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Viacom18 urges Mumbaikars to get angry for the right reasons

Three films released by the network as part of a digital campaign to promote its CSR initiative, ‘Chakachak Mumbai’, strive to shake Mumbaikars out of their apathy to unhygienic habits

BestMediaInfo Bureau | Mumbai | May 16, 2016


Three films created by Viacom18 to promote a cleaner Mumbai have taken Facebook by storm. Each film has been viewed more than 15 lakh times in the course of a week. The entertainment network, which is a joint venture between Viacom Inc. and the Network18 Group, has taken up the cause of a cleaner Mumbai as a corporate social responsibility (CSR) initiative.

All three films were conceptualised by an in-house team and produced by the Production House 'Chapter 30'. The three films titled #GetAngry have attempted to show up skewed societal values, in which issues like cleanliness and hygiene play second fiddle to less harmful issues, which tend to inspire anger.  The films urge Mumbaikars to get angry for the right reasons. Each film compares an unhygienic habit prevalent in Mumbai like spitting on the road, to a less important social menace, which is arguably not as big a problem as cleanliness.

In each film, passersby react to unorthodox social behaviour, but ignore unhygienic habits. So, urinating in public is ignored, but a girl holding up sanitary napkins is not. In another film, passersby stare at a girl in a short skirt offering prayers to an idol by the roadside, but not at people littering the same spot. The third film shows pedestrians commenting on a couple getting cosy on a park bench, but ignoring other pedestrians who are spitting at the same spot.

The films are a part of the broadcast network's corporate social responsibility (CSR) initiative, titled, ‘Chakachak Mumbai’. Another part of the CSR initiative involved cleaning up four slums in Mumbai by a team of volunteers.

Speaking of the insight behind the videos, Sonia Huria, Head, Communications and CSR, Viacom18, said, “We’d done an extensive needs assessment research before we intervened in the communities. One of the key take-aways was that menstrual hygiene was somewhat of a taboo topic and hence it was a significant source of on-ground pollution in these areas. During a brainstorming session with my team, this insight came afore and we realised that even in the upper socio-economic strata, the neighbourhood medical store covers the sanitary napkin pack with newspaper / brown paper before handing it over!”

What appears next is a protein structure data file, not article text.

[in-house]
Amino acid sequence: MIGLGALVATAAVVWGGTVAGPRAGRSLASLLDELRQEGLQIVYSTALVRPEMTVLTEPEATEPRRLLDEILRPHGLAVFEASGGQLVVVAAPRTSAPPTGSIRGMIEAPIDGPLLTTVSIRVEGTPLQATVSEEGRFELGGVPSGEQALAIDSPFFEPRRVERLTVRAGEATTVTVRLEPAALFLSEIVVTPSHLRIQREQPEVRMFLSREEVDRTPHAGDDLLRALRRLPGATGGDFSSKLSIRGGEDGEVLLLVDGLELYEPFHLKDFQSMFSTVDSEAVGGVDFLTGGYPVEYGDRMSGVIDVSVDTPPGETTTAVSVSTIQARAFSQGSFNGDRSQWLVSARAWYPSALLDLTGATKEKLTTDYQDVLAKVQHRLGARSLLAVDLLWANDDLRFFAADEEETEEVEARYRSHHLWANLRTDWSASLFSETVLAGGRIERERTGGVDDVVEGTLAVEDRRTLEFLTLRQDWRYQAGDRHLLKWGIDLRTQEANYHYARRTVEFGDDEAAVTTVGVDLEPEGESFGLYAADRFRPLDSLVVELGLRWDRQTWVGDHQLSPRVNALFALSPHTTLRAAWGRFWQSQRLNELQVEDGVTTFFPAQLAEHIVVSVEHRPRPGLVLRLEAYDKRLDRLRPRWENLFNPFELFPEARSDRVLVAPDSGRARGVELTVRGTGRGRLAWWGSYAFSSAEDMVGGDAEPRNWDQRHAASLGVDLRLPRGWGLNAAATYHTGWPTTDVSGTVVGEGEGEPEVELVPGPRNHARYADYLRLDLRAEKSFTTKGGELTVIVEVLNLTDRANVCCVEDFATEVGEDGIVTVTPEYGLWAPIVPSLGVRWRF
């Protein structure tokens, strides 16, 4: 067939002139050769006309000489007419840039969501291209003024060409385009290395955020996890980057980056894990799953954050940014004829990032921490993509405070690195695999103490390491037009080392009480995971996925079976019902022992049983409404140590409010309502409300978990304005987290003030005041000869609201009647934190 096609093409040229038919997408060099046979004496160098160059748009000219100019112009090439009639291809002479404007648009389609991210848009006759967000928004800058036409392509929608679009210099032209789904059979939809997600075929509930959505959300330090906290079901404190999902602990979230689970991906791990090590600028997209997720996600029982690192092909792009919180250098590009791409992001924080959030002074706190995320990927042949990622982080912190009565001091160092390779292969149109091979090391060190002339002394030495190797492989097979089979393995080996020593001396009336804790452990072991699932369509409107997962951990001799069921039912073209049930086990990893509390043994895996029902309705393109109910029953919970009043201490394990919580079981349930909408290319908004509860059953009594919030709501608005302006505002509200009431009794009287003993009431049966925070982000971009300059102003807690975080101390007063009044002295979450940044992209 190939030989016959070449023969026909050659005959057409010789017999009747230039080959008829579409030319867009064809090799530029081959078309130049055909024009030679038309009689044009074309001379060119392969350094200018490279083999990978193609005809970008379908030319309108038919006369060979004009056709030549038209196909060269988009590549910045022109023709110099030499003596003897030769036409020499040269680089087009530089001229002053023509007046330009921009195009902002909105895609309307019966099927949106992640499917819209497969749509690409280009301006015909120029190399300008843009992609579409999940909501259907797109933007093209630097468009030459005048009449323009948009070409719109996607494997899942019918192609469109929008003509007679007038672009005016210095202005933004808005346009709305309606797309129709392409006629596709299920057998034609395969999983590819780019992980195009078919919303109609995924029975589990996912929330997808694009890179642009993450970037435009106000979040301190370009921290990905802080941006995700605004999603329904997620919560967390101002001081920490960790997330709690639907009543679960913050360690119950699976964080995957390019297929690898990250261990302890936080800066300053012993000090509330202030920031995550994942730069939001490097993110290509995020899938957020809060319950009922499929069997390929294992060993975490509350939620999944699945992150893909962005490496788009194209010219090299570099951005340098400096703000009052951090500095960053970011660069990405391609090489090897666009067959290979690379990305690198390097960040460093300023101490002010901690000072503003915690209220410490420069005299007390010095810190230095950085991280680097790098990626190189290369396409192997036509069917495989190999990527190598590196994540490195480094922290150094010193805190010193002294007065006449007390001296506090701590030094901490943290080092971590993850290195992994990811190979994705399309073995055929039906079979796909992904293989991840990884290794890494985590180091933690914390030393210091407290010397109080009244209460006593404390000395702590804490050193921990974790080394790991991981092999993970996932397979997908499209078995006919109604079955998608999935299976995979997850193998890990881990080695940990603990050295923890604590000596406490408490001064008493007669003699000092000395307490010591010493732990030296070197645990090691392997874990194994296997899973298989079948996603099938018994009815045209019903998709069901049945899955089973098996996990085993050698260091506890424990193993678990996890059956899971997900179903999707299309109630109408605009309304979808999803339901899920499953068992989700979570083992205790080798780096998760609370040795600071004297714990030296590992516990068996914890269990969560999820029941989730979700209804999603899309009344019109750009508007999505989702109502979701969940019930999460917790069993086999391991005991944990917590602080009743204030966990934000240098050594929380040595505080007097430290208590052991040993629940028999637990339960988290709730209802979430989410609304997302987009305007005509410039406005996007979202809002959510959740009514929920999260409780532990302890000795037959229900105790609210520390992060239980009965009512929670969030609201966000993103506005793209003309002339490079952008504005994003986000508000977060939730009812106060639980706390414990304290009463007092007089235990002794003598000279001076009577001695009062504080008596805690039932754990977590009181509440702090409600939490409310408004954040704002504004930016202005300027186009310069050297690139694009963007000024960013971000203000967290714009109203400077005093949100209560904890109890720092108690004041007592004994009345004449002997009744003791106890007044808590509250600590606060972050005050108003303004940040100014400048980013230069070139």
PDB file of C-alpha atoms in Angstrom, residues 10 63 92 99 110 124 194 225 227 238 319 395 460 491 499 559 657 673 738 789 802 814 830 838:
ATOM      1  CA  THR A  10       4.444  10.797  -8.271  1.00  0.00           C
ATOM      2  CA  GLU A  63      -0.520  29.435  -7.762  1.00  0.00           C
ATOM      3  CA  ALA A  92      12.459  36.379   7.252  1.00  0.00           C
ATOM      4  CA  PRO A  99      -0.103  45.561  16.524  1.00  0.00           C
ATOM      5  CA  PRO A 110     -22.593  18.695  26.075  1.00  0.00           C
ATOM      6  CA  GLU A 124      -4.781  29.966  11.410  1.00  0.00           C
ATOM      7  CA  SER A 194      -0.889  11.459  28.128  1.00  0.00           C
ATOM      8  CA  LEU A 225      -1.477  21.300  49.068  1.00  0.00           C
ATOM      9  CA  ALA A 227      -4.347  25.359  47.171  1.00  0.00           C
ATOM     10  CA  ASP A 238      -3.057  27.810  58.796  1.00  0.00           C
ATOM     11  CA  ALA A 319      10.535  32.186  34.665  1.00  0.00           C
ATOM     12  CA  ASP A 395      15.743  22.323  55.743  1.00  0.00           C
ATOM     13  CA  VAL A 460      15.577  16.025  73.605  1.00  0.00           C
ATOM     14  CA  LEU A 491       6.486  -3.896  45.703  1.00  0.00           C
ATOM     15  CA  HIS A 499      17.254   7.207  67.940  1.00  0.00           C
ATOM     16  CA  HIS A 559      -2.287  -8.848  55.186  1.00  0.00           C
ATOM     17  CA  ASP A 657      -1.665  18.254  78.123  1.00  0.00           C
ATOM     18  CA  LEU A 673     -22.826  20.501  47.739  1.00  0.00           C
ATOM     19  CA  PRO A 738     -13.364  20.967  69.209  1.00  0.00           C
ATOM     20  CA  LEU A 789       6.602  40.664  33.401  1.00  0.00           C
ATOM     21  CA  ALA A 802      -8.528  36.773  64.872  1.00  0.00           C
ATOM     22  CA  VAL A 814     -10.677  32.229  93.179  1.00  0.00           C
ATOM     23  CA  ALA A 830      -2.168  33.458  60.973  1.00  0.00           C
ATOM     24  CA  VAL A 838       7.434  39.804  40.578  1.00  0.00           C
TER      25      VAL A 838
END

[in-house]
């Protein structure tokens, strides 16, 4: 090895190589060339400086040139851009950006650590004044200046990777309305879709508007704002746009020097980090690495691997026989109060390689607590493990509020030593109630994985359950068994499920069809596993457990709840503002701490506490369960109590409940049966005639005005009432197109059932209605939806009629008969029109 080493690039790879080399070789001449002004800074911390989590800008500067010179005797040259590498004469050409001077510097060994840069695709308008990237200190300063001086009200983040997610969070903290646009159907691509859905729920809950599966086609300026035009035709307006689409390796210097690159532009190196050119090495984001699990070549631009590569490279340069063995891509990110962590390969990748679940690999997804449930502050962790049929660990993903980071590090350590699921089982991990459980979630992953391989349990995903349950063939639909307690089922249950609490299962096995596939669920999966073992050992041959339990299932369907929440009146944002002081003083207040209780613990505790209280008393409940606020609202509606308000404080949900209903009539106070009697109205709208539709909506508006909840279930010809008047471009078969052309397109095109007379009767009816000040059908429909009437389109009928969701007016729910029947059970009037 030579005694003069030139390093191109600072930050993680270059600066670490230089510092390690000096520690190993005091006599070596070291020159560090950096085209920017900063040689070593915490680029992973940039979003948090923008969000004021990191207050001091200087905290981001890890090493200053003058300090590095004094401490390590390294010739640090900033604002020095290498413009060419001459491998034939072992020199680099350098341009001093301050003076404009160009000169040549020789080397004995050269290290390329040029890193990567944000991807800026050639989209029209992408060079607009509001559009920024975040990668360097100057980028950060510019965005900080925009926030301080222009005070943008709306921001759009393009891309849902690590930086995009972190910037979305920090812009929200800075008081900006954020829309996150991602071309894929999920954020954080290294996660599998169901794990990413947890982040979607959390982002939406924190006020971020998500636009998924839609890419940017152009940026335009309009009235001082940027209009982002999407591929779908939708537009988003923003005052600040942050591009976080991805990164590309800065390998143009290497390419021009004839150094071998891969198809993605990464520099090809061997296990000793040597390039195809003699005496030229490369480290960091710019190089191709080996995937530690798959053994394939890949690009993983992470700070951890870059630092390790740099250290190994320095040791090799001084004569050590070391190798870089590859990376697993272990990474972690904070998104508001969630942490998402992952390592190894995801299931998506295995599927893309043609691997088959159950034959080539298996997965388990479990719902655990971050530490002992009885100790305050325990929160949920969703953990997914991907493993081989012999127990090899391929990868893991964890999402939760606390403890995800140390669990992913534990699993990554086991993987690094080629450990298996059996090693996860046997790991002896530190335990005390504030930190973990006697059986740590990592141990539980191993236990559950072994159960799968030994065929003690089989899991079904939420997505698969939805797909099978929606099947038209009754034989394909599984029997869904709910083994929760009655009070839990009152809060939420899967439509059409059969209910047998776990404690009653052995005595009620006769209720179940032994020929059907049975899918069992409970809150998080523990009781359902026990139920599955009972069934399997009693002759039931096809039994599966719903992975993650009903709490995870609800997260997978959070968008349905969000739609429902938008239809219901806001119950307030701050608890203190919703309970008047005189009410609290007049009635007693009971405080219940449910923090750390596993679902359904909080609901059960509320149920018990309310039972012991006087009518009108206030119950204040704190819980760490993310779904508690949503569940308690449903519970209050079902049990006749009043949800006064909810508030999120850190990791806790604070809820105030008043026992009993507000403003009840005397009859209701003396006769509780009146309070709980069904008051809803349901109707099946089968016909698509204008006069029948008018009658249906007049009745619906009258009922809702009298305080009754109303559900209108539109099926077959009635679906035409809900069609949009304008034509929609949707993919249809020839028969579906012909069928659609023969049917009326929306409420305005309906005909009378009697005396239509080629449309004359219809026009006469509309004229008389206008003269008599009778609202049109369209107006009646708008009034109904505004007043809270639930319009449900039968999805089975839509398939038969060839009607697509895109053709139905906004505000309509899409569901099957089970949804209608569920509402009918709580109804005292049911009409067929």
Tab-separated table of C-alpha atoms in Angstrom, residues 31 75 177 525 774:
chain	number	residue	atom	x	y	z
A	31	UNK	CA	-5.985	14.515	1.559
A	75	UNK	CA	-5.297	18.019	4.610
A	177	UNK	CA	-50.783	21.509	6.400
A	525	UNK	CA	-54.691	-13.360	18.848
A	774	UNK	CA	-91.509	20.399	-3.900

“That’s when we decided to conduct a few social experiments that explored the concept of hygiene – both in its physical and psychological manifestation,” she went on to say, adding, “The idea was not to play judge, rather release it on social media and monitor and learn from the conversations that it would generate.”

While the network used Facebook as the primary platform to host the videos and drive conversations around them, it also used Twitter to amplify the impact of the films. “The #GetAngry Project started out as an experiment to validate certain take-aways from our research findings. Buoyed by the overwhelming response, the network is planning to build upon this momentum to carry forward the overarching Chakachak Mumbai campaign and its underlying thought of ‘the road to prosperity lies through cleanliness’,” Huria said.

The campaign Chakachak Mumbai is closely aligned with the Union government’s Swachh Bharat Abhiyan. The network believes that for Clean India to be a reality, a concerted effort was needed to enhance behavioural change along with the availability of toilets. It also believes that that behavioural change could only come about if the message was delivered in the language of the audience.

Huria elaborated, “Essentially we at Viacom18 are great storytellers. And cleaning up India needs a strong storyboard – one that is multilayered and appeals both to the heart and mind. That is what we have chalked out for ourselves.”

As of now, the campaign Chakachak Mumbai has been both on-ground and on the digital platform. While the primary target audience of the campaign are the residents of the four slums in Andheri where the ground work is currently focused, the secondary target audience is the greater India beyond.

Explaining the reason for involving TWIMedia, Huria said, “The way I see it, the concept of hygiene exists both in the physical and psychological worlds. The moment you start thinking clean, you act clean. So while Chakachak Mumbai is the mass targeted campaign that cuts across both the audiences, we launched the #GetAngry Project on the digital medium, as a social experiment that talks about cleanliness of both your physical and psychological realms. Between these two media, we had the two distinct audiences covered. As we scale up the initiative, we could look at more media platforms to amplify the idea.”

The campaign will eventually be extended to other media platforms too. The brand has not yet considered partnerships for the initiative. Huria pointed out that the initiative was part of Viacom18’s CSR, so partnerships could only be considered if there was an alignment of intent and ethos.

The Video:


Campaign: #GetAngry within Chakachak Mumbai
Client: Viacom 18
Creative concept: Chapter 30
Creative agency : Chapter 30
Production house : Chapter 30
Creative execution: Abhishek Chandra
Camera: Mohammad Javed
Editor: Varun Bhonsle

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